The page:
Why HR should scam its own employees

The CEO of a leading cyber security firm says HR professionals stand to benefit from being a bit unorthodox.

Why HR should scam its own employees
Cyber security is fast becoming a major concern for many organizations but one industry expert has offered some unorthodox advice that might just surprise some HR professionals.

“Companies need to send out a simulated phishing attack to their own employees,” says Stu Sjouwerman, CEO of KnowBe4. “From this, they can find out their phish-prone percentage,” he explains.

According to Sjouwerman, most employers underestimate how many workers will be fooled by such an attempt – he told HRM that between 15 and 50 per cent of employees typically fall for simulated phishing attacks.

“This tends to be the moment when businesses realize how much danger they are in,” he revealed, adding that employees are by far the weakest link in any organization’s security system.

“Organizations can have IT departments that rival Microsoft but if their employees aren’t properly trained, it’s all for nothing,” he told HRM, before stressing the importance of genuine and engaging education.

“Old school training where employees meet in the break room and are kept awake with coffee and donuts while they view a PowerPoint presentation simply doesn’t work anymore,” he told HRM.

“You can check your compliance box, but you're really no more secure than you were a year ago,” he warns. “Security awareness training needs to be constant.  The bad guys are always creating new tools and methods to help them trick employees so training needs to be constant.”

Sjouwerman encouraged employers to provide training on how workers can spot red flags and identify potential dangers before they open a document, click on a link, or use a thumb drive.  After the education, however, the friendly-phishing shouldn’t stop.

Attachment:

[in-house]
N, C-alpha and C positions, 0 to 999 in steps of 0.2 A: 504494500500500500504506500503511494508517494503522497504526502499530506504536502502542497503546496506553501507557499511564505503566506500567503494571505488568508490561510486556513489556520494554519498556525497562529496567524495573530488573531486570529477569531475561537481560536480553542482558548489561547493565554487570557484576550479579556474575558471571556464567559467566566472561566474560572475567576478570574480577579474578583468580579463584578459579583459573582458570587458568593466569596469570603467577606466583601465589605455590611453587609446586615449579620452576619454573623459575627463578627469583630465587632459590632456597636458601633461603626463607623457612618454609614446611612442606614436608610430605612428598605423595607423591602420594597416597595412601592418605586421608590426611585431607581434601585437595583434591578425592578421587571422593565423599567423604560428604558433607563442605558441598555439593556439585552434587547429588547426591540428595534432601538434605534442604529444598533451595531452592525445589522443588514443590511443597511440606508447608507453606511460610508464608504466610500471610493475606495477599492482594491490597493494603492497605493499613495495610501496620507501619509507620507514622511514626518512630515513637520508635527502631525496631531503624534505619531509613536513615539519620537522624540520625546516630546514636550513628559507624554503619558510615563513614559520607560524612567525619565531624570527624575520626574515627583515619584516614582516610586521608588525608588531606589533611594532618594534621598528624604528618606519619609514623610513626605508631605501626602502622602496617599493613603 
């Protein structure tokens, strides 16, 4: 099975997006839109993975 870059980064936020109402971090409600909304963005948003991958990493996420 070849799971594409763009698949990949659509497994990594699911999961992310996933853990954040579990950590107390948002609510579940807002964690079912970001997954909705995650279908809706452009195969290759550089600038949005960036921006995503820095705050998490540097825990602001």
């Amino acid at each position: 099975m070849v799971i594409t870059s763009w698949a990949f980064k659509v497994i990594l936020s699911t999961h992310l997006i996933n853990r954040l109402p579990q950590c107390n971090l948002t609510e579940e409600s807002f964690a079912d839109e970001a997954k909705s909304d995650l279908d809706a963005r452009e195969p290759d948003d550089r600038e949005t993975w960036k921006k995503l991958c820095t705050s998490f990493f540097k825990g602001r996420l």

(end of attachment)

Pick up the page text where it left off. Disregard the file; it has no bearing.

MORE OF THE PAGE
“Employees should continue to receive simulated attacks,” he told HRM. “This keeps them on their toes with security top of mind. When employees know they are being phished by the company, they begin to pay close attention the emails they receive.”

According to Florid-based Sjourwerman, this approach can easily slash the phish-prone percentage down to around one per cent. 

“As new types of attacks are developed by the bad guys, these are reflected in new attacks that can be selected or customized by IT,” he continues.

“For example, the Business Email Compromise (BEC) has bilked billions out of businesses of all sizes. A spearphishing email that appears to be from the CEO is sent to the CFO or someone in the finance department asking them to wire funds.  Many have. A simulated phishing attack to your finance people would ensure they don’t fall for the ruse.

“Automating simulated phishing will help companies keep employees on various forms of attacks and randomize them, so that no employee gets the same phishing email (so they can’t warn each other). Simulated attacks can get as sophisticated as the IT staff prefers which helps them to create a human firewall.”

Companies can do their own simulated phish test here at no cost.
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